News & Commentary

December 13, 2021

Fred Wang

Fred Wang is a student at Harvard Law School.

Core Amazon policies and business practices have come under scrutiny in the aftermath of the Amazon warehouse collapse in Edwardsville, Illinois that killed six workers last Friday. For one, the incident raised concerns about Amazon’s reliance on contractor labor, an arrangement that enables the company to avoid liability for accidents, while inhibiting union organizing. According to this New York Times report, of the 190 people who worked at the Edwardsville facility, only seven were full-time Amazon employees. That workforce composition has created logistical challenges for rescue efforts, given the difficulty of accounting for missing workers when there is “not a set staff.”

Amazon’s ban on workers carrying mobile phones on its warehouse floors has also come under scrutiny. Several warehouse employees raised concerns that the ban prevents them from remaining apprised of extreme weather events and from contacting emergency responders or loved ones during emergencies. Employees have also expressed misgivings about exclusively relying on Amazon alone to keep them informed and safe. Such distrust reflects the e-commerce giant’s difficult-to-shake reputation as a company that baldly places productivity and profits over worker safety and well-being. The phone ban had been relaxed during the height of the pandemic, but has since been gradually reimplemented in facilities across the United States. 

In recent years, joint employer liability has been the subject of significant controversy as business arrangements across the country have grown increasingly “fissured”: think fast-food franchising, final-mile contracting, and janitorial outsourcing. Last Friday, the National Labor Relations Board (NLRB) announced that it intended to revisit rules that govern when two or more employers are jointly liable for National Labor Relations Act (NLRA) violations. Current precedent set by the Board’s Trump-era Republican majority sets a high bar for “joint employer” status, requiring that the employer exercise “substantial direct and immediate” control over core aspects of a worker’s employment. The Board’s announcement comes amidst the Service Employees International Union’s (SEIU) effort to reopen a case seeking to expose McDonald’s to joint liability for unfair labor practices committed by its franchisees.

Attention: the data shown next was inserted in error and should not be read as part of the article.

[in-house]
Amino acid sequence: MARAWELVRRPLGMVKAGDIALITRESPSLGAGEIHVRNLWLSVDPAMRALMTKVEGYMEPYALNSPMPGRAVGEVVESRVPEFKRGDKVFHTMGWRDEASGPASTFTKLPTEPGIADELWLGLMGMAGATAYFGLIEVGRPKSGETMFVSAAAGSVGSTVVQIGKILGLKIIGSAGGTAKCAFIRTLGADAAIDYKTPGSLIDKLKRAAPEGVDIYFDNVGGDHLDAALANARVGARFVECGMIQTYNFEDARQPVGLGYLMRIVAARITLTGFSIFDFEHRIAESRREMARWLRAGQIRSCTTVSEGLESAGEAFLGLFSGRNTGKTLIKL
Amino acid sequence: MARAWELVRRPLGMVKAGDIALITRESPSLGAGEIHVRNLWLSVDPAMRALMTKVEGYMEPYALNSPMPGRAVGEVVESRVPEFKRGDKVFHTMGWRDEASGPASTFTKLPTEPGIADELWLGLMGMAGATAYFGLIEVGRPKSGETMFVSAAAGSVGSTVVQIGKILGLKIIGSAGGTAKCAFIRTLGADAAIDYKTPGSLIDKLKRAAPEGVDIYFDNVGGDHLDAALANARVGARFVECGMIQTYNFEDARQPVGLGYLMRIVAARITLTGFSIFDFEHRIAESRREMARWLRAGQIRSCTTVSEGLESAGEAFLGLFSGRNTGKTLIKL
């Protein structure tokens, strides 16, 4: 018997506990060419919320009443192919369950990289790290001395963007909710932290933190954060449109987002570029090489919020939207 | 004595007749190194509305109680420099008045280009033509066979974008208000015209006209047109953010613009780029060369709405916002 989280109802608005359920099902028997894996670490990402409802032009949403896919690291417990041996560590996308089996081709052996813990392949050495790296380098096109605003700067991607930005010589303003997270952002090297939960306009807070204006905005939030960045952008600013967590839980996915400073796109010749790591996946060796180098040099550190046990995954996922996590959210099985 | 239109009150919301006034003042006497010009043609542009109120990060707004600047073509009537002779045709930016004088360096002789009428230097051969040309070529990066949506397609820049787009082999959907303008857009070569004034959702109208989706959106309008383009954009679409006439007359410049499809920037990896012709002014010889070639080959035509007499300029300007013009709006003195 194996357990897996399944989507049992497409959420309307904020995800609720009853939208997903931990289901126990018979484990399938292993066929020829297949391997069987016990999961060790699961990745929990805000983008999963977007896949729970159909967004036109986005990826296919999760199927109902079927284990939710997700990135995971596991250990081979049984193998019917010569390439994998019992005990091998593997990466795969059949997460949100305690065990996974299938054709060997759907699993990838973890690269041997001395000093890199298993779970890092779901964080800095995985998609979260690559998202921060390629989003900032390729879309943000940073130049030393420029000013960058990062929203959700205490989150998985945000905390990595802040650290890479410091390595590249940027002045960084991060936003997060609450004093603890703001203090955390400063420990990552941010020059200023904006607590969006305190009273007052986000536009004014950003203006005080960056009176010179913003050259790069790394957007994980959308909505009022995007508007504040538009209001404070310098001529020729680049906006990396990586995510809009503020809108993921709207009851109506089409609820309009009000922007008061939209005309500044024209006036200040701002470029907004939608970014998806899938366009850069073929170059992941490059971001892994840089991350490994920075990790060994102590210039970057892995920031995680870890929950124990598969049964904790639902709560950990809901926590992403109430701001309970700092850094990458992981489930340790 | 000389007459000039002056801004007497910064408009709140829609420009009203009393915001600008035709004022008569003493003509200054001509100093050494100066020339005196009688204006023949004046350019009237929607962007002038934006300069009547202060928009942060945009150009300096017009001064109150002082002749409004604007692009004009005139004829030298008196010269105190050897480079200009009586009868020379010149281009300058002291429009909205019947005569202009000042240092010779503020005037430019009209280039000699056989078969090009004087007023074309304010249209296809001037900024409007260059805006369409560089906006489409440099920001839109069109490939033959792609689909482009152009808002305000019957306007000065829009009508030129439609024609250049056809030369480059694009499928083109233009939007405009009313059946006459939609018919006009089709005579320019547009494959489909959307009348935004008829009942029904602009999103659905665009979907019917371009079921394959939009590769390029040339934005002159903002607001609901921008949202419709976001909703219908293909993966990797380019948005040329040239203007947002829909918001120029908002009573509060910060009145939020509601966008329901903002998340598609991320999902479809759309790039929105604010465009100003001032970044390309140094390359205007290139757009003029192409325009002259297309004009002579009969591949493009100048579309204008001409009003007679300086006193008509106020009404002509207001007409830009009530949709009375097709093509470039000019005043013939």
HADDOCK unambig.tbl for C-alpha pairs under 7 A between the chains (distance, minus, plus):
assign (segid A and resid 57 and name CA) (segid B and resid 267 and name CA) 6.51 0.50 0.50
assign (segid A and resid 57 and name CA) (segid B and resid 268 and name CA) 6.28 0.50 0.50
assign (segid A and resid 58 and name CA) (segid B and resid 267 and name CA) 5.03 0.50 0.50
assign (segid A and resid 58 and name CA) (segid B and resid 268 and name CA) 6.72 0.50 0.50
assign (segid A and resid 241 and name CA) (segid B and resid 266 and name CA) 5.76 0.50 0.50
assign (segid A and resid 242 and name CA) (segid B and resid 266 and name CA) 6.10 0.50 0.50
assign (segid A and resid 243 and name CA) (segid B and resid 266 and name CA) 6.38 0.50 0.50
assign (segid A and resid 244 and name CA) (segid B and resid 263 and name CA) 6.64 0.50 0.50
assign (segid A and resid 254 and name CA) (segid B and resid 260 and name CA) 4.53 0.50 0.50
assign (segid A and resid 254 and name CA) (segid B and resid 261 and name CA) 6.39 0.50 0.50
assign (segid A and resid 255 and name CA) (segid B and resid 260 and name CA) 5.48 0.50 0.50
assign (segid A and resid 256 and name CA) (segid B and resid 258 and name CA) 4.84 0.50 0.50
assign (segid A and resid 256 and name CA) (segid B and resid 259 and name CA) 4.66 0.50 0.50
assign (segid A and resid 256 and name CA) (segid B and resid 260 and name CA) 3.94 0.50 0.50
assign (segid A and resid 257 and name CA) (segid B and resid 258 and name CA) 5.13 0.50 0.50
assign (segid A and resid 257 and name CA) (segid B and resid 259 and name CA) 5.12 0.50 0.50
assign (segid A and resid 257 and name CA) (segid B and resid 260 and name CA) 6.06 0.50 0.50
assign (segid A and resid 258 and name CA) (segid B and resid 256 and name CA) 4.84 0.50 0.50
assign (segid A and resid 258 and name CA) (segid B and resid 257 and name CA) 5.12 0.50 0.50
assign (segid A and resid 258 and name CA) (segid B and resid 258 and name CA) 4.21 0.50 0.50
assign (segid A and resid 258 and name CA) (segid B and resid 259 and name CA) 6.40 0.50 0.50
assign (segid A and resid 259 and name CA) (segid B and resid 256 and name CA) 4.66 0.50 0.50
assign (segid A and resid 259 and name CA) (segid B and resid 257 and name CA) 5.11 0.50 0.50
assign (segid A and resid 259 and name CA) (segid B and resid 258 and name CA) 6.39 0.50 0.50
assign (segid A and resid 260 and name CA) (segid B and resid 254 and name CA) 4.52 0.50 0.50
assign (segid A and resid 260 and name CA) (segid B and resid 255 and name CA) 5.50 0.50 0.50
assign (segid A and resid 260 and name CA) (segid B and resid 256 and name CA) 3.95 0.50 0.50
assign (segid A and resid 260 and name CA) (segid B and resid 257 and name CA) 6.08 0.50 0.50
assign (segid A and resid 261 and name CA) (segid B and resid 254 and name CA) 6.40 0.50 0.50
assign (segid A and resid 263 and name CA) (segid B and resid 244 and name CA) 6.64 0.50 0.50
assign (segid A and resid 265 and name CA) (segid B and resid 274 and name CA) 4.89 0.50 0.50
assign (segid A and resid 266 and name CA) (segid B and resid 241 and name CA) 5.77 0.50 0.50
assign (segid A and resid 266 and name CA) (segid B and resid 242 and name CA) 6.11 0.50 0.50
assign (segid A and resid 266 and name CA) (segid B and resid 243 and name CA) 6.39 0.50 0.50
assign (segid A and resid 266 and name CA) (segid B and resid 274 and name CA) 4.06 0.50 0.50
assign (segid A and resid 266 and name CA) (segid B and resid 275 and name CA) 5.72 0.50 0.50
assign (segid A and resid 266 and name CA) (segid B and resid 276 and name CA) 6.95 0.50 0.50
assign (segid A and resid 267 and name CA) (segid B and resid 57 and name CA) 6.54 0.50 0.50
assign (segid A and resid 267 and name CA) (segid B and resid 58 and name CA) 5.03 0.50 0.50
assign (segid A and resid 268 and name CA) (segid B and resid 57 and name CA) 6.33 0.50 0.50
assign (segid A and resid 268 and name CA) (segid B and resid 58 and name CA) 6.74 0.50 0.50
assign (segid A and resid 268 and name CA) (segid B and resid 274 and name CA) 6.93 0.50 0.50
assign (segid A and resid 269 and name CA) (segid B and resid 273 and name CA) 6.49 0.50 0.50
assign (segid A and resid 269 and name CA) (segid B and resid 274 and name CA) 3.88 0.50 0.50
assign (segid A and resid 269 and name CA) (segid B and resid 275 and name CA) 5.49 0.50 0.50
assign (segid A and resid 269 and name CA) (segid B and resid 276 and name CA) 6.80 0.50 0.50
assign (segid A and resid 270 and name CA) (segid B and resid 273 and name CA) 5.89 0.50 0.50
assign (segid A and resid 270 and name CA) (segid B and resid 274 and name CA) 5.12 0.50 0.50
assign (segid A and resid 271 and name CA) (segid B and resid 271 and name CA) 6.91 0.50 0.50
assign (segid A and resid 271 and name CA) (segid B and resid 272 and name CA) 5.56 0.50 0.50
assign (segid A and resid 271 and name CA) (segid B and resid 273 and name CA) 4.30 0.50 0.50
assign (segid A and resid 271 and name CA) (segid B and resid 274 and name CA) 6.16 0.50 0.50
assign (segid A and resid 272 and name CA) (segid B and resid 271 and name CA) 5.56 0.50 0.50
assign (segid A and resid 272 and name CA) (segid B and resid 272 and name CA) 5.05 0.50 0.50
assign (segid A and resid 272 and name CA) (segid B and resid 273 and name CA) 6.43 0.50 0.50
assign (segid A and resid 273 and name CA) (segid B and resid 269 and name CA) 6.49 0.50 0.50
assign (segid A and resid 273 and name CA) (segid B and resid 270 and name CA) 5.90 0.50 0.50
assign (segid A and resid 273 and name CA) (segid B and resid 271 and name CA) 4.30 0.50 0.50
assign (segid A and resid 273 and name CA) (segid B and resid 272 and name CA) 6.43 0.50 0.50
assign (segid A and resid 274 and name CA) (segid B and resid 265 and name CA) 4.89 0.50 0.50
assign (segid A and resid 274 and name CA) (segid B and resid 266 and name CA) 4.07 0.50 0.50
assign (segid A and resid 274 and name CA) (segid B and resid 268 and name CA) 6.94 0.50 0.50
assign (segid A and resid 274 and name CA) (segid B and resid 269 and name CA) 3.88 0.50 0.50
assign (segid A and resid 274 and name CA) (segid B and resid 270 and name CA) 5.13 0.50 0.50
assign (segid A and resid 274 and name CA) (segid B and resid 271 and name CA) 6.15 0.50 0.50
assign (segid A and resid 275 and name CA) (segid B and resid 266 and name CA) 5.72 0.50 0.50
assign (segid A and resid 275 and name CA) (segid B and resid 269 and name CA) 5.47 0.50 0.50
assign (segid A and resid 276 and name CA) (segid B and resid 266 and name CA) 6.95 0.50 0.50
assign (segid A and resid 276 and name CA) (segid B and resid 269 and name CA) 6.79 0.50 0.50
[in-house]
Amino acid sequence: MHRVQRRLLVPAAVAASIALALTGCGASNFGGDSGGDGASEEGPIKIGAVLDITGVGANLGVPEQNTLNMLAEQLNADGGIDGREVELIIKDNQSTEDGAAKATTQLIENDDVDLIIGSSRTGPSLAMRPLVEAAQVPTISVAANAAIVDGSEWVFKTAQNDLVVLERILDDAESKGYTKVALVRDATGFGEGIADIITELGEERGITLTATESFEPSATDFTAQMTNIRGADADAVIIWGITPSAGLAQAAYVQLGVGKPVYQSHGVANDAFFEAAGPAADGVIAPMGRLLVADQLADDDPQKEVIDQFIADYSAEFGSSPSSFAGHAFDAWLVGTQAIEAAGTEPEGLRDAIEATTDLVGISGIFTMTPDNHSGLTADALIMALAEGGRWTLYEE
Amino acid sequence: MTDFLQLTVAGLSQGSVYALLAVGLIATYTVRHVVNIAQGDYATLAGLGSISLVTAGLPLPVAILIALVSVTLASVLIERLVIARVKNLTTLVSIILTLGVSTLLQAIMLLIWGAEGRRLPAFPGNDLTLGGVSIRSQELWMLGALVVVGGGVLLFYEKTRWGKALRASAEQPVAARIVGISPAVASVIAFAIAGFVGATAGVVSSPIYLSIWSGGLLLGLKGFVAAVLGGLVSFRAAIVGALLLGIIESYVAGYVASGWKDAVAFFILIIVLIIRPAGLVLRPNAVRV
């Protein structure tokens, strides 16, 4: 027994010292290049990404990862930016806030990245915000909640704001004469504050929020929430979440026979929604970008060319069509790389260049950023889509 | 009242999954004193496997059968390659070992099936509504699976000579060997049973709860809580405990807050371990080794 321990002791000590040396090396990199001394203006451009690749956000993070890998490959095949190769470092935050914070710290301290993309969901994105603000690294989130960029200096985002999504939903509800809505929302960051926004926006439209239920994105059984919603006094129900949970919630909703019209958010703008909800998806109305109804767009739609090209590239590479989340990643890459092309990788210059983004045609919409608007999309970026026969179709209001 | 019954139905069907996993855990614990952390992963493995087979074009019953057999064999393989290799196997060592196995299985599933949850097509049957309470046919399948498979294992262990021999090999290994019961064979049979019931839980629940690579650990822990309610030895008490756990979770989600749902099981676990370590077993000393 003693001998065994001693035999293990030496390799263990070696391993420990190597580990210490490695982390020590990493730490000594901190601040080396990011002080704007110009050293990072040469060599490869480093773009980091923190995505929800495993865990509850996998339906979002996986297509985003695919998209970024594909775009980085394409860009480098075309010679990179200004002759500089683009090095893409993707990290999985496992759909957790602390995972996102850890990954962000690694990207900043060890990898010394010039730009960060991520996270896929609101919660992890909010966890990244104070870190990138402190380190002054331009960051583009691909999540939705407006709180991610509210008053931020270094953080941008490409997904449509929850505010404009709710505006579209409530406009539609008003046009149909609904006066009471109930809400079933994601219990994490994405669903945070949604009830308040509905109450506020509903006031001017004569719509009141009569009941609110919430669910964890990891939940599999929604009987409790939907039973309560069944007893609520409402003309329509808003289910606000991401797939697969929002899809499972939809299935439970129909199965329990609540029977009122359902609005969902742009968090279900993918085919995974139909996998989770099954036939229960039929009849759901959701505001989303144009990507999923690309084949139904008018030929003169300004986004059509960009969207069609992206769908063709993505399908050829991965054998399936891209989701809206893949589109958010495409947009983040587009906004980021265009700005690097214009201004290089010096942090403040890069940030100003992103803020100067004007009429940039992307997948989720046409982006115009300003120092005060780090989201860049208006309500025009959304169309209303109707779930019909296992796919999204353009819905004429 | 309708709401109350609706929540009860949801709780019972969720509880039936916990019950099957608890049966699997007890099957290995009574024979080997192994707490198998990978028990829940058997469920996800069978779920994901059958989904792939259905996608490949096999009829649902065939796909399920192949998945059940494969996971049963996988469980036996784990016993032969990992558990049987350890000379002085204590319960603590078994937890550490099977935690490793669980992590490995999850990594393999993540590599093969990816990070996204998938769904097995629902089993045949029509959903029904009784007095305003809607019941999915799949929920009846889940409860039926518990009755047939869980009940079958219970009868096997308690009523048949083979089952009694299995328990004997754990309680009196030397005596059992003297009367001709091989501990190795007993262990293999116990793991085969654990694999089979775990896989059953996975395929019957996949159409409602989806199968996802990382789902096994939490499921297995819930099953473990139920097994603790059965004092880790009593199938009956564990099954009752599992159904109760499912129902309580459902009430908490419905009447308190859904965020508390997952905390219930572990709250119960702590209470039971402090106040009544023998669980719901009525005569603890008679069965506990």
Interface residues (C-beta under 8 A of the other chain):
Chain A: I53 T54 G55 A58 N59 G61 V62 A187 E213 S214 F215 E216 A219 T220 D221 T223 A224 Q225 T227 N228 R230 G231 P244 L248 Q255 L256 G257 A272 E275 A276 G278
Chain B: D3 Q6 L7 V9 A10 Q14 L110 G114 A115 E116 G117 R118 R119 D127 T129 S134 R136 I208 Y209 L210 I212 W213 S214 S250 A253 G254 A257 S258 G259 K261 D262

On Friday, a New York City measure to eliminate hiring bias from the use of artificial-intelligence (AI) tools “lapsed” into law and will take effect January 2023. The law requires employers to conduct a “bias audit” on any automated employment decision tools prior to the use of such tools. Employers must also disclose to residential job applicants the use of those tools in hiring and promotion decisions. Although other states have also passed measures to regulate the use of AI-related tools in the employment context, New York City’s law will be the first of its kind in the United States. But some experts have expressed concern that the law—especially its auditing requirement—does not go far enough.

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